Custard on, The Festival Adventure…

As many of you regular readers know I have battled panic attacks and severe anxiety for most of my late teens and my twenties. I decided on the eve of my Thirties I wasn’t letting it run the next ten years as it had the previous ten. Since then I have challenged myself to do all kinds of things that really pushed my boundaries, a trip to New York, quitting my safe job of 12 years, flying on a plane on my own, dealing with my partner working away from home (often overseas) and this year I decided I wanted a new adventure to test my limits again.

I have always loved live music. I attended my first festival in 1997 (V Fest in Leeds in case anyone is wondering!) and have been a regular festival goer ever since. However, since that first festival in 1997 I haven’t camped out. I’ll be honest I’m not good when sleep deprived, I like a flush loo, I like a hot shower, I am not a fan of sleeping bags and I love my own bed, in the words of the Lemonheads ‘I lied about being the Outdoor Type’. But I have always wanted to work at a festival – not sure why, I suppose because most of the people there are having an awesome time, there is always something cool going on, something interesting to see and well, the music, so I decided to be a festival volunteer.

After looking at my availability and scoping out the festivals I applied to volunteer at Standon Calling, a small festival described as an overgrown garden party about 30 minutes north of London.

I borrowed my friends Mazda Bongo campervan to sleep in – I guess a step up from a tent, keeps the worst of the weather and the noise out and I also felt a bit safer having a door between me and other human beings rather than a tent flap or two. I researched as much as I could – research the anxious persons best friend, but ultimately there was a huge unknown about the whole thing. As the dates approached I was abnormally calm about the whole thing.

Now I could give you a blow by blow account of the whole weekend, but honestly no one really needs that, it wasn’t that interesting for anyone but me, but I can say I had an amazing time.

I learned that you are far less lonely if you have a book to read – I read 2 over the weekend, it filled the spaces when other festival goers were chatting to mates. You can people watch to your hearts content. There is generally someone to dance with (My fellow volunteer Dan and I busted some serious moves to DJ Yoda on Saturday night, sweaty doesn’t cover it) and if not after the first few self conscious minutes you actually don’t care! You can have whatever you want to eat, whenever you like and there isn’t one pissed up mate you have to watch out for, just look after yourself. There was a few lonely moments, I had a long Saturday – doing an early shift, finishing at lunch with the rest of the day stretching out in front of me but I got through it.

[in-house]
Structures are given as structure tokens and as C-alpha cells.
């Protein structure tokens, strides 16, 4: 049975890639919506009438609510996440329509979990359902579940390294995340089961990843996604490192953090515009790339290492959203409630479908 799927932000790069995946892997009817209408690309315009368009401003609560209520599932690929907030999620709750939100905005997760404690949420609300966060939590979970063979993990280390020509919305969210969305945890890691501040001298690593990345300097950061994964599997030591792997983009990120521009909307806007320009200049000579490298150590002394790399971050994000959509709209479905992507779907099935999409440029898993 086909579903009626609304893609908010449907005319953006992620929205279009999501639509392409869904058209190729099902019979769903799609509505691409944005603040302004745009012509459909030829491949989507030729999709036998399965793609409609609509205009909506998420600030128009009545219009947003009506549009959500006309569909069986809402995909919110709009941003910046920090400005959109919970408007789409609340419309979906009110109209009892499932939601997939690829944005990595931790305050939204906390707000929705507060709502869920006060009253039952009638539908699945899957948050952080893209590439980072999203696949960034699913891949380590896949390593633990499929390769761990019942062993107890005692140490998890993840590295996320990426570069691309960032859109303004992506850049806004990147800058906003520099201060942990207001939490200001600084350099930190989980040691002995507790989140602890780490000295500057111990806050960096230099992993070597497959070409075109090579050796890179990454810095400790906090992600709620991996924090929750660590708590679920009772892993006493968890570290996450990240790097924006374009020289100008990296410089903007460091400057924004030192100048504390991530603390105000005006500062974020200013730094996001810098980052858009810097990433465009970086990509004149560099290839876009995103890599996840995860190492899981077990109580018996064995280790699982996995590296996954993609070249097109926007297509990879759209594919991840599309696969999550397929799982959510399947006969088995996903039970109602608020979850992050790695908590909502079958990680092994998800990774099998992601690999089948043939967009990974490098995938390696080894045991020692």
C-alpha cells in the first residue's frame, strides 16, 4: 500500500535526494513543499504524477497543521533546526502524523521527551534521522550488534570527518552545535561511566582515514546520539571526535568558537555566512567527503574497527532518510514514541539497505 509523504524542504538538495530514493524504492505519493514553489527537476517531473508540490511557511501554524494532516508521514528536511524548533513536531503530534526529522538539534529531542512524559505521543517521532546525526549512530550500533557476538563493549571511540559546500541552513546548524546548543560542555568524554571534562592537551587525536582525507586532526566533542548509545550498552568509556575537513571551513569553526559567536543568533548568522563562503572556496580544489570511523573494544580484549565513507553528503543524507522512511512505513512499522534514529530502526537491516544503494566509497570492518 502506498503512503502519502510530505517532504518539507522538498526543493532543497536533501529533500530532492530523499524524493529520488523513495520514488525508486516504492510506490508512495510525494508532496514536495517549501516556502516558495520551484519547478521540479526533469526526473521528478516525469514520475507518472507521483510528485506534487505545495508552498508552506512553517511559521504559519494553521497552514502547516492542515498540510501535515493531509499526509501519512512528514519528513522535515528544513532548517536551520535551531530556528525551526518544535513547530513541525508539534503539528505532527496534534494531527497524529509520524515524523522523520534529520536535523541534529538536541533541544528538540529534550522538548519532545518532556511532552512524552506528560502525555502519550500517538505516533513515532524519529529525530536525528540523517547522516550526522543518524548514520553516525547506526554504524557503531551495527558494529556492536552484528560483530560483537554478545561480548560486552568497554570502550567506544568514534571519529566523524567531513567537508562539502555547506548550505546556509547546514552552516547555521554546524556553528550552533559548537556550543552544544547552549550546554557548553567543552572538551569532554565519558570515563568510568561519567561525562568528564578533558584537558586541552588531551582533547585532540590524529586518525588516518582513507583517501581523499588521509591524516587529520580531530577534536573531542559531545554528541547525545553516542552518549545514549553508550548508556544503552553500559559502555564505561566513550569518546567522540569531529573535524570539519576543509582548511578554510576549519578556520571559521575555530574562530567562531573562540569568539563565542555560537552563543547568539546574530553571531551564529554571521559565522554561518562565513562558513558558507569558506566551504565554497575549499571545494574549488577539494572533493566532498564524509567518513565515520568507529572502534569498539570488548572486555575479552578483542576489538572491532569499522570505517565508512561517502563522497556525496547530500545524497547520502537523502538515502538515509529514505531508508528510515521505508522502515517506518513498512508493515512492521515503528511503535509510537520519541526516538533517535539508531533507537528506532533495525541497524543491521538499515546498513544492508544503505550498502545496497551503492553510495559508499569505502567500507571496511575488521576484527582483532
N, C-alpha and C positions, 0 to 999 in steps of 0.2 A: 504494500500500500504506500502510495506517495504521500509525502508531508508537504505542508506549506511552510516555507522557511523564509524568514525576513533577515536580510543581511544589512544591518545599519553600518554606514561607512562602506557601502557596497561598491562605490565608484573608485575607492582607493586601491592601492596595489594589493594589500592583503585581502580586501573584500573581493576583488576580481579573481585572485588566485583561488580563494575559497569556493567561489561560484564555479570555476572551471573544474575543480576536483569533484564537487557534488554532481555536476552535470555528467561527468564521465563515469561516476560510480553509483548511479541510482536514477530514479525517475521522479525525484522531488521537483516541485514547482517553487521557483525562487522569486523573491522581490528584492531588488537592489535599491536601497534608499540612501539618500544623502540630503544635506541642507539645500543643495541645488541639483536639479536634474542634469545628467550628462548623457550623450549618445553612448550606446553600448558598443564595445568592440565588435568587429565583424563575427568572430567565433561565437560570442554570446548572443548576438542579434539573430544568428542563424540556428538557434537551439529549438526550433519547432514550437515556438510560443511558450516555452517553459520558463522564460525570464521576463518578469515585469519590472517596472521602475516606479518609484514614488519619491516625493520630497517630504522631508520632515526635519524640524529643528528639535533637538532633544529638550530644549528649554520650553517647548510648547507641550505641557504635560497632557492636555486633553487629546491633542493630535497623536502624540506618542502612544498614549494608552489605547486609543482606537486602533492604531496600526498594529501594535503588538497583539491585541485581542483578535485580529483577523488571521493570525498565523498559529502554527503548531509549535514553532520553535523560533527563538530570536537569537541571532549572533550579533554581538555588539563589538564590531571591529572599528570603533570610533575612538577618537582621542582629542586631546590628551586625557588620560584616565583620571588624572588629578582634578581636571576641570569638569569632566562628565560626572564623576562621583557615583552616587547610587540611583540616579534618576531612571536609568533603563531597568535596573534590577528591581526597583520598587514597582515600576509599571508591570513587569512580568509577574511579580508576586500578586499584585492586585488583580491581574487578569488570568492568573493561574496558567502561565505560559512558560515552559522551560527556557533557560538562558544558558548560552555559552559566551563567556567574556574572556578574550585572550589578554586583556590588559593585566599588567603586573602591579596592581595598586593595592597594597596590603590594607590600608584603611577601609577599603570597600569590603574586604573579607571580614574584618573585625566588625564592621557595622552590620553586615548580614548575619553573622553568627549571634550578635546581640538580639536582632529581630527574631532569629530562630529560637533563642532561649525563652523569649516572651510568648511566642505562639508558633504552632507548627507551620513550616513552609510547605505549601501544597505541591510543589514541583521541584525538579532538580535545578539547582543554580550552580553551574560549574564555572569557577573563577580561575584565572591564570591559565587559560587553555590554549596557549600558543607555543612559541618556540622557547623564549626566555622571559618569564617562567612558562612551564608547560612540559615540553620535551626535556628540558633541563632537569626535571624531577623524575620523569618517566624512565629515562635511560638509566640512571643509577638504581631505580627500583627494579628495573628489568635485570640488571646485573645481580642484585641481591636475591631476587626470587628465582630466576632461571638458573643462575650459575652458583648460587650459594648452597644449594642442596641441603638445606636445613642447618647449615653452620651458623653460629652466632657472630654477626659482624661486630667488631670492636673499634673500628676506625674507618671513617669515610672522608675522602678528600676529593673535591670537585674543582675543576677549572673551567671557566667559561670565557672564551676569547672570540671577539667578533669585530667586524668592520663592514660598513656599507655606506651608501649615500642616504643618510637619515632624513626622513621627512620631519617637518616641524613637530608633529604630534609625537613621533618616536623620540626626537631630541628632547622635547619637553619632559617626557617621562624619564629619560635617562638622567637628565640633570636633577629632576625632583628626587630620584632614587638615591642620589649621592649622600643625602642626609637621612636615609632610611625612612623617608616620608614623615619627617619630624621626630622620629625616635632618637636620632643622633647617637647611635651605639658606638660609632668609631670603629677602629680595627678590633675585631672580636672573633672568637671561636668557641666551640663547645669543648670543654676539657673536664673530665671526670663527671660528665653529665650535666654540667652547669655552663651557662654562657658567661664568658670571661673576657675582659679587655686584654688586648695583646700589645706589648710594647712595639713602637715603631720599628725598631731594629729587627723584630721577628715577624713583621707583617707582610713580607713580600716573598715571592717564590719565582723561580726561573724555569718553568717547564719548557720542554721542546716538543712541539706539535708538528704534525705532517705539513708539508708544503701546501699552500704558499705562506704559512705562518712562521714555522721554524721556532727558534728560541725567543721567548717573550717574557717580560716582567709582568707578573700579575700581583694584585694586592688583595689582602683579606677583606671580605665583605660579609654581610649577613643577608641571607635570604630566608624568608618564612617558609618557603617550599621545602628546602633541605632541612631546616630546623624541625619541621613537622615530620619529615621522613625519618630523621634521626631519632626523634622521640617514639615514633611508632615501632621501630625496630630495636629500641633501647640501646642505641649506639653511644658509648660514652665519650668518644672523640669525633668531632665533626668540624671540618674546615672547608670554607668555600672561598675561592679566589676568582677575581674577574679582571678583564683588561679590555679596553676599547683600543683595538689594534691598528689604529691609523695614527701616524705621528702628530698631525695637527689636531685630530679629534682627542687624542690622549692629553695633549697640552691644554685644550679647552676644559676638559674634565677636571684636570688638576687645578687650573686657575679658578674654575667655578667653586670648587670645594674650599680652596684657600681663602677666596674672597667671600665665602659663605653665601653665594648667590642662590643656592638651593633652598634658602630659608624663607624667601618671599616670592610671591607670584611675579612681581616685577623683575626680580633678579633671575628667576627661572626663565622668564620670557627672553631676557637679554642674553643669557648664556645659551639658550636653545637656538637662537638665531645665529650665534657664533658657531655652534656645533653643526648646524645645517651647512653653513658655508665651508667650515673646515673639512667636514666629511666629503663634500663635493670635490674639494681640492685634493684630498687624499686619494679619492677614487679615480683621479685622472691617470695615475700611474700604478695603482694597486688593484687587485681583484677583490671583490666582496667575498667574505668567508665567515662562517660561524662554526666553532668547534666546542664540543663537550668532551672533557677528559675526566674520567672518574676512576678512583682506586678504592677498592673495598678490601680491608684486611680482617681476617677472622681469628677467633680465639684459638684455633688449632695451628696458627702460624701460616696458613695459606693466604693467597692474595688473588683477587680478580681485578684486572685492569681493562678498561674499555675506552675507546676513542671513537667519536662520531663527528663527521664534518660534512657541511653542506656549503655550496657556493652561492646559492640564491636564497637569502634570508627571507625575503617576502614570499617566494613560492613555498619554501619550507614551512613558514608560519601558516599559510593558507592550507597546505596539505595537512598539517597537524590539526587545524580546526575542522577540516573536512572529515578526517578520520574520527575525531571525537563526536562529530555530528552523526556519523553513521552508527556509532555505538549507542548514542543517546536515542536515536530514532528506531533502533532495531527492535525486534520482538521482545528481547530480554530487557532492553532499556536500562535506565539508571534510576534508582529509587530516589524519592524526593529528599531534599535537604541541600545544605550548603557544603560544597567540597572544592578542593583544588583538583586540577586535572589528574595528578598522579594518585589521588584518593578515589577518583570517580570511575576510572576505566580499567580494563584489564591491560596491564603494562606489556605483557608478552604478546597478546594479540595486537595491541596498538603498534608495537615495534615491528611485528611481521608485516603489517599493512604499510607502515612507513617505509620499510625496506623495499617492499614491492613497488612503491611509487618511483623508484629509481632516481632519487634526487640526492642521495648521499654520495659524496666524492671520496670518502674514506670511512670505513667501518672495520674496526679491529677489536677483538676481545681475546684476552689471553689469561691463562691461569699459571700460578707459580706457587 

Enjoying the sunshine by the mainstage

Enjoying the sunshine by the mainstage

As usual, my anxious brain tried to pop out and spoil things on Sunday morning – my brain is good at jumping out when the stress and worry has passed and saying “Hahah you thought you could forget me!” but I put in to practise all those techniques I have learned over the last 10 years. I gave myself a bit of love, bit of yoga breathing and then just got on with it, left the brain locked in a portaloo!

I would absolutely do it all over again, in fact a little bit of me wishes I had the freedom to work/volunteer around music festivals all next summer. Better start saving up for my own campervan…

Finally a huge thanks to all my friends and family who told me I could do this (and to my partner who told me it was a bad idea, which made me want to do it more!), to the Penney’s for loaning me their van it was a hero! For all the tweets of support and pride when I actually did it. To all of you out there who are having that fight with your brain, please, please try and push the boundaries of your brain, even if it’s just walking to the corner of your street. Celebrate the accomplishments, there is so much more to life that what that anxious brain tells you.


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